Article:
Yes! I get that Midwesterners are unimpressed by a two degrees Celsius warming; their temperature range is more than 50°C. A 2°C change is no sweat. Consider, however, that it is not just the mean — the whole probability curve is shifting. Heat waves will be hotter; winters will be shorter. Also this is a global average target. Regionally, we can expect much larger temperature changes. Currently the Arctic is warming at more than twice the rate of lower latitudes, and the least amount of winter sea ice during the satellite era was observed in March 2017, breaking the record for a third year in a row. If sea ice melting continues at the current rate, it may be ice-free during the summers in as little as a decade. That will be a game changer. With a dark water surface instead of white sea ice, sunlight will be absorbed rather than reflected and the heating of the Arctic will accelerate. The “polar front” between warm mid-latitudes and the rapidly warming cold Arctic will then become weaker, which will certainly have an impact on weather patterns, storm tracks and rainfall distributions. We have chosen a future where we, and our children, will have to adapt. Where plants — living organisms that make up our food source, and the ecosystems that support them — will be challenged by new conditions. Where our water sources might be threatened. Let’s be clear: We are choosing to adapt to these changes because we refuse to adopt modest lifestyle changes right now, changes that some might consider part of progress. I’m a climate scientist and I’m scared. Yes! The United States should be back in the Paris Climate Accord!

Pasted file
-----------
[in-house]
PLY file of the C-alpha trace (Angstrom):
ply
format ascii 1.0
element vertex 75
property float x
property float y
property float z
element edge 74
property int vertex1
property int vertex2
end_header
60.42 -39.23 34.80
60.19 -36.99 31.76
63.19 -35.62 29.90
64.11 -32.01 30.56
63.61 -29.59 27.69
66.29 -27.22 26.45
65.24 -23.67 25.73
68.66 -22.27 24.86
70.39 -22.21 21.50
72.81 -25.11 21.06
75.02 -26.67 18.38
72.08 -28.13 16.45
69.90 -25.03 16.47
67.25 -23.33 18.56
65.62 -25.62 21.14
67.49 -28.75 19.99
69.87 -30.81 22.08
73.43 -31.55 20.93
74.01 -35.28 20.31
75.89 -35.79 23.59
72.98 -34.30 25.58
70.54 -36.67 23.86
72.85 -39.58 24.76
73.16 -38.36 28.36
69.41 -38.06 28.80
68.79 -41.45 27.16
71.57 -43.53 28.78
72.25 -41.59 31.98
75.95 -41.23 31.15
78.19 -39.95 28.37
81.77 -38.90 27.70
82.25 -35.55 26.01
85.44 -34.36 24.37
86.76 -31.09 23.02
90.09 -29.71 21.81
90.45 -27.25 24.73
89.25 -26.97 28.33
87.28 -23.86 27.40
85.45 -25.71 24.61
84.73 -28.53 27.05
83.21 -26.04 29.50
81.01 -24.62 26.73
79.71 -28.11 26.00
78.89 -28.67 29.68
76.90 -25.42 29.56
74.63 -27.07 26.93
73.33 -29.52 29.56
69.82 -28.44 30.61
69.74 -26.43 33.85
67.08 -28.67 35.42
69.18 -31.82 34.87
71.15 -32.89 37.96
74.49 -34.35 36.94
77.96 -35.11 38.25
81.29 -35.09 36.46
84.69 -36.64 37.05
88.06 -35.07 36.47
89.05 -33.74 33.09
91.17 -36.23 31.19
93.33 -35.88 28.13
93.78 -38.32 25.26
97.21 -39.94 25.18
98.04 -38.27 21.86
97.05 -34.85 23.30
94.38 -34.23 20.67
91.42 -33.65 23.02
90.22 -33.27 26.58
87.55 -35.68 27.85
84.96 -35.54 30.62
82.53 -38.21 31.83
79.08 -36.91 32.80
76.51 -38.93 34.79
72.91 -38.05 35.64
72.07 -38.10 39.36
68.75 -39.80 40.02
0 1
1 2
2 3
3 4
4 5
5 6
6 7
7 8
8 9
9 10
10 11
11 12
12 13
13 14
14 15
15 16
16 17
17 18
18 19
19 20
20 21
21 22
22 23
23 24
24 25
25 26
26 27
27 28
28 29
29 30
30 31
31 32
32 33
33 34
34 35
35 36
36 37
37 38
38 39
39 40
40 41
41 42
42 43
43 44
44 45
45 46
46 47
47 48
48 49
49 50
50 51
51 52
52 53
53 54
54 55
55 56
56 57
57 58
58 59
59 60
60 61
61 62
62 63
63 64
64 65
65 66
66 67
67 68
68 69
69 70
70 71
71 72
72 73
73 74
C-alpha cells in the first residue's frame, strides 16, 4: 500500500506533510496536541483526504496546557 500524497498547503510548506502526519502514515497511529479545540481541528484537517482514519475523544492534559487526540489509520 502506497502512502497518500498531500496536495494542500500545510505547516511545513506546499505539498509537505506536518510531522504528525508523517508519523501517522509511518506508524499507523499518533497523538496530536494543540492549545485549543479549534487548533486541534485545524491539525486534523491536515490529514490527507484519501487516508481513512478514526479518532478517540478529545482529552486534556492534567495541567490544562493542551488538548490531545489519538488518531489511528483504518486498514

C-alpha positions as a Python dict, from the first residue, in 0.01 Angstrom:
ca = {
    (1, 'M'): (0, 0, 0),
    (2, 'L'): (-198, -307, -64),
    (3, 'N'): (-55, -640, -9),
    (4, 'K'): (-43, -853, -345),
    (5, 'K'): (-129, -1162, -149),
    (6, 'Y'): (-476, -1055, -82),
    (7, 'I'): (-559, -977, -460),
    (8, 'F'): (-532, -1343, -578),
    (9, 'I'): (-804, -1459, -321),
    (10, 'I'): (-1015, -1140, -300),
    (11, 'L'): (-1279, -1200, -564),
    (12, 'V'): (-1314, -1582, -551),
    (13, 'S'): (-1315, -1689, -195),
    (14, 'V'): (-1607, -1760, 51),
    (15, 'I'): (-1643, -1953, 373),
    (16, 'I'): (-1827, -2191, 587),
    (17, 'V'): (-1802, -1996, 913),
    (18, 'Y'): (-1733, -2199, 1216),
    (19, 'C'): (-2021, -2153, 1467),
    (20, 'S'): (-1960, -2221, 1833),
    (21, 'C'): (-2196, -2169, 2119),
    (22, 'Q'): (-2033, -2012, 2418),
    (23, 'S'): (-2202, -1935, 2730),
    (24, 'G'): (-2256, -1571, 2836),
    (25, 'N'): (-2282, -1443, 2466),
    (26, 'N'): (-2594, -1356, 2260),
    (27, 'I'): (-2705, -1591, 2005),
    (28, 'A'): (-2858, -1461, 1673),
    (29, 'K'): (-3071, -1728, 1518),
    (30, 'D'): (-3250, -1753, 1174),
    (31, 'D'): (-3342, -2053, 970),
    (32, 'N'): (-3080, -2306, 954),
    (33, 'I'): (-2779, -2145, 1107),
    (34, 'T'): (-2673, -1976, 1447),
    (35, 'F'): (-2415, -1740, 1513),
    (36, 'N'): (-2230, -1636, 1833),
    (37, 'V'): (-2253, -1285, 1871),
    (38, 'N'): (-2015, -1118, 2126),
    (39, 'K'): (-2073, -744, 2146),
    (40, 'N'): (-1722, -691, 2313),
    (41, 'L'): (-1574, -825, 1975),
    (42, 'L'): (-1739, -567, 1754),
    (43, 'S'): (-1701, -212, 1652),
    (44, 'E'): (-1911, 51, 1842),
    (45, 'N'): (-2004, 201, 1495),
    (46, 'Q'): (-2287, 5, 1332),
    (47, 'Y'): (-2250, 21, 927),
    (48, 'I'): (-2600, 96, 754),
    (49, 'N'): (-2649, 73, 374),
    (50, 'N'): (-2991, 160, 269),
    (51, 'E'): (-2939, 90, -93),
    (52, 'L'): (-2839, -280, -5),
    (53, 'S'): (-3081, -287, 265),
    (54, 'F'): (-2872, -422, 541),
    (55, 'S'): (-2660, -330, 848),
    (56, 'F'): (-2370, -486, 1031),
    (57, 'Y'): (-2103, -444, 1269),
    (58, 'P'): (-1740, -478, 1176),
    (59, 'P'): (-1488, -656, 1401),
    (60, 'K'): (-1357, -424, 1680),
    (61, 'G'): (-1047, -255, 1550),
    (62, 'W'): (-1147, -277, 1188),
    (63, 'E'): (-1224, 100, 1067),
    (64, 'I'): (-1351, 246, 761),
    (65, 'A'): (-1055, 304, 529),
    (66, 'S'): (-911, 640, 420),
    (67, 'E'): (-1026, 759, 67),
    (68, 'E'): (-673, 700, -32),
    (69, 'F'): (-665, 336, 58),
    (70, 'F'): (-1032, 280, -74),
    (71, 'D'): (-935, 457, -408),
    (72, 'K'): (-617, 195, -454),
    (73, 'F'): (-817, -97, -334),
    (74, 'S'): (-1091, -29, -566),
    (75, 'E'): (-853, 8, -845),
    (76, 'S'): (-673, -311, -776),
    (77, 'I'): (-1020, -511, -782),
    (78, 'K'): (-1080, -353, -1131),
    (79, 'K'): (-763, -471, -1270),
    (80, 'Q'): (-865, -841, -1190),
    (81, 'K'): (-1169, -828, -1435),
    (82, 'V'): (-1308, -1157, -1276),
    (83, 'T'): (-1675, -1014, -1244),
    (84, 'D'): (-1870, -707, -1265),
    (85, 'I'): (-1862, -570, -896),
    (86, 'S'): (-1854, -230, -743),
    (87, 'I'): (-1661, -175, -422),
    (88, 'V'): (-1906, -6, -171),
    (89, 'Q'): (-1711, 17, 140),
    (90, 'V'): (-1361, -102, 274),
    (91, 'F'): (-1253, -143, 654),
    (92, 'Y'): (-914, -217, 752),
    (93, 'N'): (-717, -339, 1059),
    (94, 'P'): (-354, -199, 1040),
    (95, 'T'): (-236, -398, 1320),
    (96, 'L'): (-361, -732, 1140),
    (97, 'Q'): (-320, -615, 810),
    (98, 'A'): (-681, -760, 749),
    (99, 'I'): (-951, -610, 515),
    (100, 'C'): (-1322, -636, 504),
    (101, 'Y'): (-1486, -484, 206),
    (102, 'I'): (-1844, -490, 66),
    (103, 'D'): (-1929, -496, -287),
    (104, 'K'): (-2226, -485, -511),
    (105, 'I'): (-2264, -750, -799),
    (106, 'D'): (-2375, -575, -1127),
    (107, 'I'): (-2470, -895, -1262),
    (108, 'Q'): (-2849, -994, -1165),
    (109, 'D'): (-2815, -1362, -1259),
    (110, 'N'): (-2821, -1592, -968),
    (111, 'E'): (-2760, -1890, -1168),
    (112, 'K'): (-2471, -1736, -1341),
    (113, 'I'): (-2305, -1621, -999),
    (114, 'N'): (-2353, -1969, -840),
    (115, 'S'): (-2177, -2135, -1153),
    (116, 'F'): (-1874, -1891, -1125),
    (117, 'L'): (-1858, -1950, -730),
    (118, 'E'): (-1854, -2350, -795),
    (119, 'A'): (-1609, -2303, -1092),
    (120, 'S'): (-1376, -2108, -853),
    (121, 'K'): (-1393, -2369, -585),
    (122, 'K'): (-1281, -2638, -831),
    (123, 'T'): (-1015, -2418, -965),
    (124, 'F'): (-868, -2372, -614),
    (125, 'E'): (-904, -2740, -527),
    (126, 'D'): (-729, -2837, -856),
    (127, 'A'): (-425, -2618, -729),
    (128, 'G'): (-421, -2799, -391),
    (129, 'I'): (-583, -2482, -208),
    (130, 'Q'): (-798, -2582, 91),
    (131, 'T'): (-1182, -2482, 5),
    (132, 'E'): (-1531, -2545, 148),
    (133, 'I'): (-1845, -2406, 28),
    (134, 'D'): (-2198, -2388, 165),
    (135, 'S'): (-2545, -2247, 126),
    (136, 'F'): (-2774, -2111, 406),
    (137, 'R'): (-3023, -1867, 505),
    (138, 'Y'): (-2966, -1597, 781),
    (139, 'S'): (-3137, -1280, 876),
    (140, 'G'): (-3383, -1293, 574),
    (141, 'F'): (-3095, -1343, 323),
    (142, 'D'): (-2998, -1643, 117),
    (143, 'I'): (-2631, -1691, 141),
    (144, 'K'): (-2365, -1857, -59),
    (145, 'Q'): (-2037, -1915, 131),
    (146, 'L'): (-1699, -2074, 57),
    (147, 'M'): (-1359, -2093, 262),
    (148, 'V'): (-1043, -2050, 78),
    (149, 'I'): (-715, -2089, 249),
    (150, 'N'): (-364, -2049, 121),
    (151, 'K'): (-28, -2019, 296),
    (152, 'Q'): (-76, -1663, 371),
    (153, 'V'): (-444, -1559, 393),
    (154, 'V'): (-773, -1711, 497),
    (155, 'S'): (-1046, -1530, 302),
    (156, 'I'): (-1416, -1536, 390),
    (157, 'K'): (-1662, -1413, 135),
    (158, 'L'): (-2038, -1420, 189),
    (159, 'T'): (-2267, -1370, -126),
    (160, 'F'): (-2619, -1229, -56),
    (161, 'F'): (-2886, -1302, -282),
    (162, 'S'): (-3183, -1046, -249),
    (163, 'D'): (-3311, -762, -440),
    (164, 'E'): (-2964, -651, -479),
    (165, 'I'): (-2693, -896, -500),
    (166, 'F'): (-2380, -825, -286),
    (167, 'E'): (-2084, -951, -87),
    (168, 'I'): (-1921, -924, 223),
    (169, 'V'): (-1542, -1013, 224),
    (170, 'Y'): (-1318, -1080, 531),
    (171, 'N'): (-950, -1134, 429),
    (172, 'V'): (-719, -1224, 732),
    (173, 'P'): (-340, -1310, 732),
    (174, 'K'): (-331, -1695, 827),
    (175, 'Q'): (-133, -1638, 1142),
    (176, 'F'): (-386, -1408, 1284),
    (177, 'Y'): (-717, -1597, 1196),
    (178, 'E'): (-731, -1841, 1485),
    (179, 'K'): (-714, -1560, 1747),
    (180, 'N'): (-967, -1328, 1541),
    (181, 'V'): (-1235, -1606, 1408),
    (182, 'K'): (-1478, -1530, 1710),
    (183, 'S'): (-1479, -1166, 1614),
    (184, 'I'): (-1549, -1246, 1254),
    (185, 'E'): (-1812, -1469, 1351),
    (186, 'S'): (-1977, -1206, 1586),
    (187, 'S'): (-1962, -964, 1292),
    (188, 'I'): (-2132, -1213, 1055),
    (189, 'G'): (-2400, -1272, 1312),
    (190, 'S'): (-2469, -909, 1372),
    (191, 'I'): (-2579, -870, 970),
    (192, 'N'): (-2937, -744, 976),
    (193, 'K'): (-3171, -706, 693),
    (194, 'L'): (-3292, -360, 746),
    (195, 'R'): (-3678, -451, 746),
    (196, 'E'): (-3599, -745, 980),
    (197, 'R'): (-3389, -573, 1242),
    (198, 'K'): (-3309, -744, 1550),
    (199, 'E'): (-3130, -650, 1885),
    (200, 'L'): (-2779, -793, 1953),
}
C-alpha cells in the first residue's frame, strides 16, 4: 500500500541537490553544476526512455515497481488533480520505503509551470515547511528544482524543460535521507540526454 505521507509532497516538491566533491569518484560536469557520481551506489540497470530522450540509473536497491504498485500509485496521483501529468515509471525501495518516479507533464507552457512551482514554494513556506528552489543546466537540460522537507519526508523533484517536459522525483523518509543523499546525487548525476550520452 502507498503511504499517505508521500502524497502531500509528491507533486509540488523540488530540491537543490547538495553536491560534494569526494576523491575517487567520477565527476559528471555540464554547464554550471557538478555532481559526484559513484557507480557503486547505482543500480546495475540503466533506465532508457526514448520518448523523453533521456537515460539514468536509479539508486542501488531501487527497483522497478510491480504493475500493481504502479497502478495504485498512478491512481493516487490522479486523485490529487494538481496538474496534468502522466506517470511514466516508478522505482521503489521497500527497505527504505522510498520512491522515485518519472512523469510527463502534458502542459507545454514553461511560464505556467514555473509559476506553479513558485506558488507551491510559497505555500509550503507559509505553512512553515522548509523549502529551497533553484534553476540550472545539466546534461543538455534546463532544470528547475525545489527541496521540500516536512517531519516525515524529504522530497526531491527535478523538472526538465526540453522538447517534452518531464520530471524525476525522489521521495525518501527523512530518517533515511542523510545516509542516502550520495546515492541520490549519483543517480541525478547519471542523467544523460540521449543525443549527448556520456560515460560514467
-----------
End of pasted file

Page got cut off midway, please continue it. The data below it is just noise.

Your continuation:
Gerrard is the Andrew Sabin Professor of Professional Practice at the Law School, directs the Sabin Center for Climate Change Law and chairs the faculty of the Earth Institute. He formerly chaired the American Bar Association’s 10,000-member Section of Environment, Energy and Resources. Gerrard has been a member of the executive committees of the boards of the Environmental Law Institute and the American College of Environmental Lawyers. He is the author or editor of 11 books, most recently Global Climate Change and U.S. Law (with Jody Freeman).
The United States is the source of about one-quarter of the greenhouse gas emissions in the atmosphere — more than any other country. We also have among the highest per capita emissions. There is increasing evidence (some of it developed by scientists at the Earth Institute) that these emissions are already contributing to extreme weather events and will pose grave dangers to our children and grandchildren. Thus the United States has a special responsibility to act.
President Trump’s proposed withdrawal from the Paris Climate Accord and his moves to cancel the Clean Power Plan and other federal efforts to reduce emissions are an abdication of that responsibility.
Paris set ambitious targets but soft methods to achieve them. Each country picked its own goals and methods of meeting them, with no enforcement mechanism if they failed. Trump and his EPA chief, Scott Pruitt, willfully ignored the facts in calling Paris a bad deal for the United States.
Some fear that the U.S. withdrawal will allow China to seize international leadership on the climate issue, which is ironic on many levels. So far no other countries have announced they will also drop out, but Trump’s action will embolden political forces in other countries that oppose climate action and, like Trump, want to cling to a fossil fuel-based economy and ignore the environmental, public health and economic benefits of transitioning to a system of clean energy, using technologies whose costs are plummeting. Fortunately, when environmental rationality returns to the White House (I hope with the 2020 election), the U.S. will be welcomed back into Paris. Meanwhile, though, we are losing precious time.